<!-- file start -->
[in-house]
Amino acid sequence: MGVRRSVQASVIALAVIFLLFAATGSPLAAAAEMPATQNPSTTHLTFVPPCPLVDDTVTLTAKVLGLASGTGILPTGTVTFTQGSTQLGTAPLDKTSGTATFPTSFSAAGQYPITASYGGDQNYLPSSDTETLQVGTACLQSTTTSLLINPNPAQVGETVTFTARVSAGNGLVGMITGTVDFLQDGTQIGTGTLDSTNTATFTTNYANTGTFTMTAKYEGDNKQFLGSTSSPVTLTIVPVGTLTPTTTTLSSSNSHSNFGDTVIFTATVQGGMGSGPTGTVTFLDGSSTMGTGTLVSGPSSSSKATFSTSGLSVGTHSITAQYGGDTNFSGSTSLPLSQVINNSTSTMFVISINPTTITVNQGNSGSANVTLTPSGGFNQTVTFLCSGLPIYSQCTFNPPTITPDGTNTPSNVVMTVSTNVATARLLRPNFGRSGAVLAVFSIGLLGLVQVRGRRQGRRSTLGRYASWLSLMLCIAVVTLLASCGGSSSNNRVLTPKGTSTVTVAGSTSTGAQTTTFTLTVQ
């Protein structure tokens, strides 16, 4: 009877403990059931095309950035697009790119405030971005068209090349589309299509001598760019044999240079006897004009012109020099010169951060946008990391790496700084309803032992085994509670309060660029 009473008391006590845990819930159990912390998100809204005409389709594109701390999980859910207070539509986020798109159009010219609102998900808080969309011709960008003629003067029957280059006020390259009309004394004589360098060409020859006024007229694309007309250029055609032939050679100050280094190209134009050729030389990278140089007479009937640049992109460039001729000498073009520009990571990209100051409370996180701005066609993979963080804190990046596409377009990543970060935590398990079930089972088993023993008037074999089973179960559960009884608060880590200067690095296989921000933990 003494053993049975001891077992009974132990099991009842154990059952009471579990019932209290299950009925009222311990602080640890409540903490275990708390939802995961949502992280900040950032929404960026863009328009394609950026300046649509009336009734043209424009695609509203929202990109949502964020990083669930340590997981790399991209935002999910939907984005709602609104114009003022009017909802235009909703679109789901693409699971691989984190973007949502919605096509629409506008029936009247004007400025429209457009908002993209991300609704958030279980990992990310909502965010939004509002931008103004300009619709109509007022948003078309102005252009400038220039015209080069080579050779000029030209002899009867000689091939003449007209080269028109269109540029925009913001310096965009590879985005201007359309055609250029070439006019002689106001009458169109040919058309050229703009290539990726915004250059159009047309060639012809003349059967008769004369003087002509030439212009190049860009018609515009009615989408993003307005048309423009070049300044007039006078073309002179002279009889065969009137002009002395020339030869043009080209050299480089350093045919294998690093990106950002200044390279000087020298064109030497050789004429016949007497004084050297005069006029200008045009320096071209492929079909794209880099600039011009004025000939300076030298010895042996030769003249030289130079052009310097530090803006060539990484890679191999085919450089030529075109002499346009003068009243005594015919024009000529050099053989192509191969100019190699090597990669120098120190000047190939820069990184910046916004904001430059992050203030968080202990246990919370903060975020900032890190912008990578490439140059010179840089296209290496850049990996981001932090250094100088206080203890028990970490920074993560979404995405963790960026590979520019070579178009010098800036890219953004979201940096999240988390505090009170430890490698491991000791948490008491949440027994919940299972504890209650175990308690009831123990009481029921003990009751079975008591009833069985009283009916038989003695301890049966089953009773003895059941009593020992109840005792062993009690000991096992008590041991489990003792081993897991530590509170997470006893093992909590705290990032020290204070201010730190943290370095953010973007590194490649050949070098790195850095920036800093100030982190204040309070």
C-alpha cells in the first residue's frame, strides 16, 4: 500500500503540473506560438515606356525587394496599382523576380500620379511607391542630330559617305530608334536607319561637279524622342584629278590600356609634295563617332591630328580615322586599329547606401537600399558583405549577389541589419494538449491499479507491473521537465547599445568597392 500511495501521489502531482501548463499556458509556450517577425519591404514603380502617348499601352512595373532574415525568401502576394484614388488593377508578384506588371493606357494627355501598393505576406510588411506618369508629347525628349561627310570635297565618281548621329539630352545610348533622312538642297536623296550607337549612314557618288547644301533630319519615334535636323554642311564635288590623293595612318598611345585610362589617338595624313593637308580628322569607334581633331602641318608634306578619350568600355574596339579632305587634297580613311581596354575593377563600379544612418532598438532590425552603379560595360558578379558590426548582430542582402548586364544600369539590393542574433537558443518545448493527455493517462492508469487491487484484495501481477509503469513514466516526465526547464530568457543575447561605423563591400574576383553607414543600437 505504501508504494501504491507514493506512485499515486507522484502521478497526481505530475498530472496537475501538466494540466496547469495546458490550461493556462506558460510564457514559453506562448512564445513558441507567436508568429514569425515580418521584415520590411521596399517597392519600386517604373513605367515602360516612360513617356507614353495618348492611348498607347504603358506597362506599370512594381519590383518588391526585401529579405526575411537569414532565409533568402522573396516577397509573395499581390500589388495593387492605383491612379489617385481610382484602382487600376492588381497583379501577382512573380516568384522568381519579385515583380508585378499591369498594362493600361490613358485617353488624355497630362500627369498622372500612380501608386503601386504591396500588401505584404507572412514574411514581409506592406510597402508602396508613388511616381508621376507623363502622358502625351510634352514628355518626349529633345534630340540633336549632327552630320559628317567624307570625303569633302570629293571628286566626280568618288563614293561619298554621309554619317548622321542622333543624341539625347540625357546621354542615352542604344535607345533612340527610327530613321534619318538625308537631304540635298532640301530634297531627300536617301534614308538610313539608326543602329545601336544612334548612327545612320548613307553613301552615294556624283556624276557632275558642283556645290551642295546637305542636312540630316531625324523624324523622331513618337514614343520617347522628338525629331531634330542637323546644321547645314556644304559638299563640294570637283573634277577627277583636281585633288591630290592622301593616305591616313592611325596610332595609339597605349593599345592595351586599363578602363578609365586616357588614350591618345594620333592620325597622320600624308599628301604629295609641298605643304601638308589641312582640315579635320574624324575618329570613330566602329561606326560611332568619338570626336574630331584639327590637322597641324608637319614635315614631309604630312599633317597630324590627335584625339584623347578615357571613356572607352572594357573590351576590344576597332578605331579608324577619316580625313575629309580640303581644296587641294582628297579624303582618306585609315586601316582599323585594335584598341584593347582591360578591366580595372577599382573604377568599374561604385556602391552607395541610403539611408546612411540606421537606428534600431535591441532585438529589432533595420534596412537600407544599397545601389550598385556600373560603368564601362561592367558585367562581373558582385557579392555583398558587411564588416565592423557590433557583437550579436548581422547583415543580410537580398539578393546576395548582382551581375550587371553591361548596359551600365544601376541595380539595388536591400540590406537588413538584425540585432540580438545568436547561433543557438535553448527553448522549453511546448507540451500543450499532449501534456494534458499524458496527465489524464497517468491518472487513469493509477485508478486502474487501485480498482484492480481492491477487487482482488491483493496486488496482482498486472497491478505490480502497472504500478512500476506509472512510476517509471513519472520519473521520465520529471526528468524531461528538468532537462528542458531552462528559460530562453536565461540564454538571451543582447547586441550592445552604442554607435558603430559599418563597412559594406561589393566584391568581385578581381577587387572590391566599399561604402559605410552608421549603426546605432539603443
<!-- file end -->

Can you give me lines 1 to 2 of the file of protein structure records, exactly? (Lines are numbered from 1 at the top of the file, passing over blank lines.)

[in-house]
Amino acid sequence: MGVRRSVQASVIALAVIFLLFAATGSPLAAAAEMPATQNPSTTHLTFVPPCPLVDDTVTLTAKVLGLASGTGILPTGTVTFTQGSTQLGTAPLDKTSGTATFPTSFSAAGQYPITASYGGDQNYLPSSDTETLQVGTACLQSTTTSLLINPNPAQVGETVTFTARVSAGNGLVGMITGTVDFLQDGTQIGTGTLDSTNTATFTTNYANTGTFTMTAKYEGDNKQFLGSTSSPVTLTIVPVGTLTPTTTTLSSSNSHSNFGDTVIFTATVQGGMGSGPTGTVTFLDGSSTMGTGTLVSGPSSSSKATFSTSGLSVGTHSITAQYGGDTNFSGSTSLPLSQVINNSTSTMFVISINPTTITVNQGNSGSANVTLTPSGGFNQTVTFLCSGLPIYSQCTFNPPTITPDGTNTPSNVVMTVSTNVATARLLRPNFGRSGAVLAVFSIGLLGLVQVRGRRQGRRSTLGRYASWLSLMLCIAVVTLLASCGGSSSNNRVLTPKGTSTVTVAGSTSTGAQTTTFTLTVQ